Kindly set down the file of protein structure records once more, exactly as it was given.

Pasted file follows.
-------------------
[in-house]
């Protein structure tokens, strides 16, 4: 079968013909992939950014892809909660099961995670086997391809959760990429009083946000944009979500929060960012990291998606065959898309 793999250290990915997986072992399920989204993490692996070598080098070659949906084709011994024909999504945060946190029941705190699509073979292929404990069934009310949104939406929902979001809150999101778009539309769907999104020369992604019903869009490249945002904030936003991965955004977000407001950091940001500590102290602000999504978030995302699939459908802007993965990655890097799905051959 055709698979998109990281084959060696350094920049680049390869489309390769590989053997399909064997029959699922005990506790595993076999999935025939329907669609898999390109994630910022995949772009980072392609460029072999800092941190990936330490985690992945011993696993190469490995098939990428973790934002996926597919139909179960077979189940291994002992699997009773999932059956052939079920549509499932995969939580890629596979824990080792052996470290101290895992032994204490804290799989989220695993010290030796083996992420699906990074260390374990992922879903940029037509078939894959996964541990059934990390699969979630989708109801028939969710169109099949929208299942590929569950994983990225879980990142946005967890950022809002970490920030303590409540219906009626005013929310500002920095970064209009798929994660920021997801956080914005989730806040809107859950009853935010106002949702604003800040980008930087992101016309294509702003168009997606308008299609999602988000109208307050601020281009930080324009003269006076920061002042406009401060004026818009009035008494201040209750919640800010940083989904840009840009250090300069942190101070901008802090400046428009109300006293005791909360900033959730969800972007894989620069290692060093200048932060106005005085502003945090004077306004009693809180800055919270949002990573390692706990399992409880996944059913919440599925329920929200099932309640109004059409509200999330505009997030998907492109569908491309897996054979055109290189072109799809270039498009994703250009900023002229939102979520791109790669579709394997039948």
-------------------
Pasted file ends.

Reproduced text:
[in-house]
């Protein structure tokens, strides 16, 4: 079968013909992939950014892809909660099961995670086997391809959760990429009083946000944009979500929060960012990291998606065959898309 793999250290990915997986072992399920989204993490692996070598080098070659949906084709011994024909999504945060946190029941705190699509073979292929404990069934009310949104939406929902979001809150999101778009539309769907999104020369992604019903869009490249945002904030936003991965955004977000407001950091940001500590102290602000999504978030995302699939459908802007993965990655890097799905051959 055709698979998109990281084959060696350094920049680049390869489309390769590989053997399909064997029959699922005990506790595993076999999935025939329907669609898999390109994630910022995949772009980072392609460029072999800092941190990936330490985690992945011993696993190469490995098939990428973790934002996926597919139909179960077979189940291994002992699997009773999932059956052939079920549509499932995969939580890629596979824990080792052996470290101290895992032994204490804290799989989220695993010290030796083996992420699906990074260390374990992922879903940029037509078939894959996964541990059934990390699969979630989708109801028939969710169109099949929208299942590929569950994983990225879980990142946005967890950022809002970490920030303590409540219906009626005013929310500002920095970064209009798929994660920021997801956080914005989730806040809107859950009853935010106002949702604003800040980008930087992101016309294509702003168009997606308008299609999602988000109208307050601020281009930080324009003269006076920061002042406009401060004026818009009035008494201040209750919640800010940083989904840009840009250090300069942190101070901008802090400046428009109300006293005791909360900033959730969800972007894989620069290692060093200048932060106005005085502003945090004077306004009693809180800055919270949002990573390692706990399992409880996944059913919440599925329920929200099932309640109004059409509200999330505009997030998907492109569908491309897996054979055109290189072109799809270039498009994703250009900023002229939102979520791109790669579709394997039948």